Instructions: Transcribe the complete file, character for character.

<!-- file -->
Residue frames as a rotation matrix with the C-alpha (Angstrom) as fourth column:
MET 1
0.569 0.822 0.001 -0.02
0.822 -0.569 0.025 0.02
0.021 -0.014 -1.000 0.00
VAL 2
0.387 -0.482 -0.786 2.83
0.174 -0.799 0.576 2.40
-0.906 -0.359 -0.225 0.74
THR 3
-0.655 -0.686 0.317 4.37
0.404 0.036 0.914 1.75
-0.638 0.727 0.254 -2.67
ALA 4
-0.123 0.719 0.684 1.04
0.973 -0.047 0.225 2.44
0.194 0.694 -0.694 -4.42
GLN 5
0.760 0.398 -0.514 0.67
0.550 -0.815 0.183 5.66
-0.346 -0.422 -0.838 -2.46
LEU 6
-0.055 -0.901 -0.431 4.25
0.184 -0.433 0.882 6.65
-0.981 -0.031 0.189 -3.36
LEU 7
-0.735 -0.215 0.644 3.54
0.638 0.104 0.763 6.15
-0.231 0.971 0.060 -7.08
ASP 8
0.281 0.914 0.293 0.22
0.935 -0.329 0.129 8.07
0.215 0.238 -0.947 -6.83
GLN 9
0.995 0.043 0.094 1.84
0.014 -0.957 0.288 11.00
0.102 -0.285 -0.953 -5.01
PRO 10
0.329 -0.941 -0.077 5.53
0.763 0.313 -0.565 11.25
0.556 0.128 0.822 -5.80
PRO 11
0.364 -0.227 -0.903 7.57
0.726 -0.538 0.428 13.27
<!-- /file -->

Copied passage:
Residue frames as a rotation matrix with the C-alpha (Angstrom) as fourth column:
MET 1
0.569 0.822 0.001 -0.02
0.822 -0.569 0.025 0.02
0.021 -0.014 -1.000 0.00
VAL 2
0.387 -0.482 -0.786 2.83
0.174 -0.799 0.576 2.40
-0.906 -0.359 -0.225 0.74
THR 3
-0.655 -0.686 0.317 4.37
0.404 0.036 0.914 1.75
-0.638 0.727 0.254 -2.67
ALA 4
-0.123 0.719 0.684 1.04
0.973 -0.047 0.225 2.44
0.194 0.694 -0.694 -4.42
GLN 5
0.760 0.398 -0.514 0.67
0.550 -0.815 0.183 5.66
-0.346 -0.422 -0.838 -2.46
LEU 6
-0.055 -0.901 -0.431 4.25
0.184 -0.433 0.882 6.65
-0.981 -0.031 0.189 -3.36
LEU 7
-0.735 -0.215 0.644 3.54
0.638 0.104 0.763 6.15
-0.231 0.971 0.060 -7.08
ASP 8
0.281 0.914 0.293 0.22
0.935 -0.329 0.129 8.07
0.215 0.238 -0.947 -6.83
GLN 9
0.995 0.043 0.094 1.84
0.014 -0.957 0.288 11.00
0.102 -0.285 -0.953 -5.01
PRO 10
0.329 -0.941 -0.077 5.53
0.763 0.313 -0.565 11.25
0.556 0.128 0.822 -5.80
PRO 11
0.364 -0.227 -0.903 7.57
0.726 -0.538 0.428 13.27